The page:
With weight training the aim is to up the poundage a person lifts in order to increase mass... Not necessarily conducive to Karate, in fact, counter productive to the application of Karate in nearly every way possible, unless a person is only looking to apply brute strength and force their way through most things, but then they do not really have the advantage of mechanics and their muscles have not been trained in a way that supports the mechanics of Karate.

It is the same with Soccer... Body type is completely different than that of a Football Player... Football Players build their bodies according to the positions they play as well... Wrestlers have a different build than someone who focuses solely on striking, although lately we have seen a cross of the two, so not much of a difference any longer.

Sure, a little bit can be beneficial, but more is not better and usually best to focus on more reps than on increasing weight... Push-ups and Sit-ups do not allow for the increase of weight outside of adding something artificial to the mix... Just allows for an increase in reps... Running allows for an increase in distance and time, but not for an increase in weight aside from adding something artificial to the mix, and it is not even about bulking up, but about running more efficiently and building better muscles and endurance to support that.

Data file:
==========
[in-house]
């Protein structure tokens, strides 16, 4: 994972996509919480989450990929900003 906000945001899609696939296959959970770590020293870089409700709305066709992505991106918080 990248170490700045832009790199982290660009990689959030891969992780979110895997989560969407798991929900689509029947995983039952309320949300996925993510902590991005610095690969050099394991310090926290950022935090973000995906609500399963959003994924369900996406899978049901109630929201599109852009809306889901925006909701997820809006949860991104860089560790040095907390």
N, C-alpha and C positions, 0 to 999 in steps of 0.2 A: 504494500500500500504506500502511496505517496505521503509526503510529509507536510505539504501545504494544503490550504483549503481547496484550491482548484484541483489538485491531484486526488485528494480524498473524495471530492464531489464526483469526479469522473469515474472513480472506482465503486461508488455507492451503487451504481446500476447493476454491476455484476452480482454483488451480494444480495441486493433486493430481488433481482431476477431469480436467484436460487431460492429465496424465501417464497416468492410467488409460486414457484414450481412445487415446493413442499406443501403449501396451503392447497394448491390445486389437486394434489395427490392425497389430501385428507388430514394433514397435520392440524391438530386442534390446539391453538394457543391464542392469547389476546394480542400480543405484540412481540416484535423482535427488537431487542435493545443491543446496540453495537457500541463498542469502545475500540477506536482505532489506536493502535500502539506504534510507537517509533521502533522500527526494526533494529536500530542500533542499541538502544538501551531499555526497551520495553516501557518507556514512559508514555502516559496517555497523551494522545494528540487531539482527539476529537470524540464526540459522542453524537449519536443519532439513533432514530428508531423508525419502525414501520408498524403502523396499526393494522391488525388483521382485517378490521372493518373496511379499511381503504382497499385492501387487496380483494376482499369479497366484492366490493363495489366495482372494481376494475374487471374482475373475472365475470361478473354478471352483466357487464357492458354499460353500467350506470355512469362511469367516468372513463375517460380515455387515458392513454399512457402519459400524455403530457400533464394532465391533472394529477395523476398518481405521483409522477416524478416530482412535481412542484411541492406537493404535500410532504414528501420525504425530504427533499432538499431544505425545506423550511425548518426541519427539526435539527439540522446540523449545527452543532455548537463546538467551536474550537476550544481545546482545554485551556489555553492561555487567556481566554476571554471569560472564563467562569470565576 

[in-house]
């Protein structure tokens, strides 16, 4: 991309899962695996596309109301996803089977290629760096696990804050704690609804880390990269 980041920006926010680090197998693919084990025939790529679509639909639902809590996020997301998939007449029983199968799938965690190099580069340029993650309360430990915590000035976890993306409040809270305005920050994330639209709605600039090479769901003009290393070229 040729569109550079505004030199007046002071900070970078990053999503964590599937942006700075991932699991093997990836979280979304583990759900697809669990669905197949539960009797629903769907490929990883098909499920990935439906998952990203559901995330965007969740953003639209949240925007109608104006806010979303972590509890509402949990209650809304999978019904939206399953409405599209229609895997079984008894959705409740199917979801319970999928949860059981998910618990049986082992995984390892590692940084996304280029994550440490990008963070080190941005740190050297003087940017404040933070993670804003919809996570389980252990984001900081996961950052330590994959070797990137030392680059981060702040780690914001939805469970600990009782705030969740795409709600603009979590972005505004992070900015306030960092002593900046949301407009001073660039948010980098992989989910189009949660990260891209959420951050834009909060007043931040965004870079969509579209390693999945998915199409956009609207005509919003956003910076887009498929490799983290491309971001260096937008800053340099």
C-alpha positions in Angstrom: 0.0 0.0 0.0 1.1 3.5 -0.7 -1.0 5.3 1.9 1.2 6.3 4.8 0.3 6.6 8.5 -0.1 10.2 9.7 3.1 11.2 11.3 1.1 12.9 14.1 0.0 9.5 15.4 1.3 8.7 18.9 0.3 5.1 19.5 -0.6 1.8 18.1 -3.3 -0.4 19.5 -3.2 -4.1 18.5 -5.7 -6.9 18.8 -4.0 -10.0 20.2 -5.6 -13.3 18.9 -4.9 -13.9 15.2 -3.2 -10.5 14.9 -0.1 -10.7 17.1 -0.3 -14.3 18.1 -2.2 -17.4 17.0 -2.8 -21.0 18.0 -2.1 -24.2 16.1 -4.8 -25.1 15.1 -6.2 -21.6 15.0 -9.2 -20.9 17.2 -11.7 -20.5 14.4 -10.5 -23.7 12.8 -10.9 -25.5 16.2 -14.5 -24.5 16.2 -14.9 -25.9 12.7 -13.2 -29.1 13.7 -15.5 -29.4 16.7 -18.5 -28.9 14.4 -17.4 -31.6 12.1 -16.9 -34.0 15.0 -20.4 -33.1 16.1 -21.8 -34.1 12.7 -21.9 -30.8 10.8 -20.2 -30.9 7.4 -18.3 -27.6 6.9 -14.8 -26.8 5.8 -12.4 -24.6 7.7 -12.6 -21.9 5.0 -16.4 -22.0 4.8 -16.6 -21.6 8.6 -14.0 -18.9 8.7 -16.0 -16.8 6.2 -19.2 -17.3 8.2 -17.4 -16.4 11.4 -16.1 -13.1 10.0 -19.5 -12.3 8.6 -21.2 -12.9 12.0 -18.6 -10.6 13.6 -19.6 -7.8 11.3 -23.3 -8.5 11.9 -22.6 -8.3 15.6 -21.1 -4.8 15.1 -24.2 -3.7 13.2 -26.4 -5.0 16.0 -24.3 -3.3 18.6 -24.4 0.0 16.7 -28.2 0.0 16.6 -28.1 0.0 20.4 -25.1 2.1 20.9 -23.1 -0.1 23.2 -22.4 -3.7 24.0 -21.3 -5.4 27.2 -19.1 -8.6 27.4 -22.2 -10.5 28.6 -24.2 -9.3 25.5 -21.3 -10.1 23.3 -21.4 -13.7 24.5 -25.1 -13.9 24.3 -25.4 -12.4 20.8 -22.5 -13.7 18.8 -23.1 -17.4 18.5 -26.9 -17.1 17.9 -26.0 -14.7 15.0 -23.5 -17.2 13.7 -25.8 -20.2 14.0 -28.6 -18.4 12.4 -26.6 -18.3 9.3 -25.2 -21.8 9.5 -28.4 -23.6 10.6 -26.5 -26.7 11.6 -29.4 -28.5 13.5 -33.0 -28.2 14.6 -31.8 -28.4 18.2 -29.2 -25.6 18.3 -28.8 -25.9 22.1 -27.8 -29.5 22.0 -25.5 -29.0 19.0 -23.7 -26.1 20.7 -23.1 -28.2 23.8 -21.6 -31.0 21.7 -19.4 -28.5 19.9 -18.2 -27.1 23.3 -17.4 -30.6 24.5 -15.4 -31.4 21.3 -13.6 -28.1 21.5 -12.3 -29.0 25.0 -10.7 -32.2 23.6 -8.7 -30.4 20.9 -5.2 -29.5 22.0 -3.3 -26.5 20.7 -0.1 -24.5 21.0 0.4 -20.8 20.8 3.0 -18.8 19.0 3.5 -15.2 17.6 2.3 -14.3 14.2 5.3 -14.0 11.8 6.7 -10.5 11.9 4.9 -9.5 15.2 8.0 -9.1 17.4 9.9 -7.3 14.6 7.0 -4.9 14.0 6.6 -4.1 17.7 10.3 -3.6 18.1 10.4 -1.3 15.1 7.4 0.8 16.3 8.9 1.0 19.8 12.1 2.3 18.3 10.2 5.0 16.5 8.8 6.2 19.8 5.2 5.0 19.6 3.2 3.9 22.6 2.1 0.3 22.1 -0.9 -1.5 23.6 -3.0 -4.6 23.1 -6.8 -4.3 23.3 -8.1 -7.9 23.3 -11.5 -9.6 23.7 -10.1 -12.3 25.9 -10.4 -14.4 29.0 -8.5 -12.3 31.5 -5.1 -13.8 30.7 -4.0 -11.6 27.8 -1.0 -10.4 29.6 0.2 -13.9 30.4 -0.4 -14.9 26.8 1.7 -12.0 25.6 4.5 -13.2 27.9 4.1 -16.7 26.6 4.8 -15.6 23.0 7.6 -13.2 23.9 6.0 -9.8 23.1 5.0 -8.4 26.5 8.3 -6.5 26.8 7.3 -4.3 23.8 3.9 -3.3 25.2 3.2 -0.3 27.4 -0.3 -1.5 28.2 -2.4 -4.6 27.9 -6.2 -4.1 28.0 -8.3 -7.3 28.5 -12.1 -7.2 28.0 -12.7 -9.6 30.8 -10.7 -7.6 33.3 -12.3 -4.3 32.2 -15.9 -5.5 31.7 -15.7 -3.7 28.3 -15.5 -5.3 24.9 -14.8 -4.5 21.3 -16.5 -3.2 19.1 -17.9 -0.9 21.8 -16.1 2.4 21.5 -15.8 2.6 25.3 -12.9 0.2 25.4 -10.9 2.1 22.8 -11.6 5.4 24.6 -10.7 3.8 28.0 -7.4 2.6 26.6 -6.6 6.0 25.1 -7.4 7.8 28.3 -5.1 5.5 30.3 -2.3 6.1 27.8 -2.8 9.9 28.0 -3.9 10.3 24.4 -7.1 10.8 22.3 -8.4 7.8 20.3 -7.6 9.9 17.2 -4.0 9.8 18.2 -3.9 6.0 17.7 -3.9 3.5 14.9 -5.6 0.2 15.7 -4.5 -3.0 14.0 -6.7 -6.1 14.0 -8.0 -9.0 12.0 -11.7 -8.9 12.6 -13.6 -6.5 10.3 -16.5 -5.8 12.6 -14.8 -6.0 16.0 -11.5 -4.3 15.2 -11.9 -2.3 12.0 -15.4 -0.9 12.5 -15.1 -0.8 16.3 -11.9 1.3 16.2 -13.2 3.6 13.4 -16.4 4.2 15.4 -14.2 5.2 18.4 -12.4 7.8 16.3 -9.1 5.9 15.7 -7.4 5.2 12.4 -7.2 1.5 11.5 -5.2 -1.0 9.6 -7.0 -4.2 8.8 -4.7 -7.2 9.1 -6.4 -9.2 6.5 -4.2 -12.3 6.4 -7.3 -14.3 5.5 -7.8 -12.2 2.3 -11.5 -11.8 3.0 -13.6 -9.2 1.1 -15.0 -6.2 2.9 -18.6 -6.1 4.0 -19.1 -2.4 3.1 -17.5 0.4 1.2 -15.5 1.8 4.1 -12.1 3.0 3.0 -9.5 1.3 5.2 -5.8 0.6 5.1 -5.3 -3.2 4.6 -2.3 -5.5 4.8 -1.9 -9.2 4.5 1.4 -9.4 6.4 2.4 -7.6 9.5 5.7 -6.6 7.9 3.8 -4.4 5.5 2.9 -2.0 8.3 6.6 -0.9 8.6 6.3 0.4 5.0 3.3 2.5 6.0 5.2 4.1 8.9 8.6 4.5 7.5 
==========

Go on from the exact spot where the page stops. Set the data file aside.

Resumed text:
Plenty of other sources on the internet... Some conflicting because one favors the other and so on and so forth, but the proof is apparent if you take a Body Builder and ask him to, say, play soccer...
Ridiculous things like that allow us some perspective... Again, do not believe weight training is a Karate thing, at least not in the extremes they go to today... Sanchin Training is key there.

Anonymous said...